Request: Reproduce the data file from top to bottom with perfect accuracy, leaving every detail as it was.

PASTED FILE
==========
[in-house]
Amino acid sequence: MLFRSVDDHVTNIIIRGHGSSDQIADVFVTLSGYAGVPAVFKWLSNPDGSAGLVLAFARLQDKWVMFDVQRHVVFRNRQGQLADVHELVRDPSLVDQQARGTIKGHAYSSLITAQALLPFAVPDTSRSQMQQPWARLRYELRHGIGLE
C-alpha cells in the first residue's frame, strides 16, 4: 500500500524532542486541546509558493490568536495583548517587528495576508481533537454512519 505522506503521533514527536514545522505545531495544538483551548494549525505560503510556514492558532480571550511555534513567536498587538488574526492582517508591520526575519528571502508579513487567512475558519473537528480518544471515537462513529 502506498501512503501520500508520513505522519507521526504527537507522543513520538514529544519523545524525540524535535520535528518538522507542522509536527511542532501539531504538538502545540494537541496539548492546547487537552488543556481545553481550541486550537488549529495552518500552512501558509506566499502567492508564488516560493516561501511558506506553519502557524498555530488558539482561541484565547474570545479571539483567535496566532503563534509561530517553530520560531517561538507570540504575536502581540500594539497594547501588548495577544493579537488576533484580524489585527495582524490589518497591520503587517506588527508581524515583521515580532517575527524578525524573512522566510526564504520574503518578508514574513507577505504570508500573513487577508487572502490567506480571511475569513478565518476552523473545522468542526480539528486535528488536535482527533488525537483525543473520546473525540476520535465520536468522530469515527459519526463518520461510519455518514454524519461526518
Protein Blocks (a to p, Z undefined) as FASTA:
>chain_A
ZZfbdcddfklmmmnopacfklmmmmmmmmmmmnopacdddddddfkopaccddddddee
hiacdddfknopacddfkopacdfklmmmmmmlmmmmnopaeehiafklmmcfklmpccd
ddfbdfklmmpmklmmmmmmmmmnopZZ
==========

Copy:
[in-house]
Amino acid sequence: MLFRSVDDHVTNIIIRGHGSSDQIADVFVTLSGYAGVPAVFKWLSNPDGSAGLVLAFARLQDKWVMFDVQRHVVFRNRQGQLADVHELVRDPSLVDQQARGTIKGHAYSSLITAQALLPFAVPDTSRSQMQQPWARLRYELRHGIGLE
C-alpha cells in the first residue's frame, strides 16, 4: 500500500524532542486541546509558493490568536495583548517587528495576508481533537454512519 505522506503521533514527536514545522505545531495544538483551548494549525505560503510556514492558532480571550511555534513567536498587538488574526492582517508591520526575519528571502508579513487567512475558519473537528480518544471515537462513529 502506498501512503501520500508520513505522519507521526504527537507522543513520538514529544519523545524525540524535535520535528518538522507542522509536527511542532501539531504538538502545540494537541496539548492546547487537552488543556481545553481550541486550537488549529495552518500552512501558509506566499502567492508564488516560493516561501511558506506553519502557524498555530488558539482561541484565547474570545479571539483567535496566532503563534509561530517553530520560531517561538507570540504575536502581540500594539497594547501588548495577544493579537488576533484580524489585527495582524490589518497591520503587517506588527508581524515583521515580532517575527524578525524573512522566510526564504520574503518578508514574513507577505504570508500573513487577508487572502490567506480571511475569513478565518476552523473545522468542526480539528486535528488536535482527533488525537483525543473520546473525540476520535465520536468522530469515527459519526463518520461510519455518514454524519461526518
Protein Blocks (a to p, Z undefined) as FASTA:
>chain_A
ZZfbdcddfklmmmnopacfklmmmmmmmmmmmnopacdddddddfkopaccddddddee
hiacdddfknopacddfkopacdfklmmmmmmlmmmmnopaeehiafklmmcfklmpccd
ddfbdfklmmpmklmmmmmmmmmnopZZ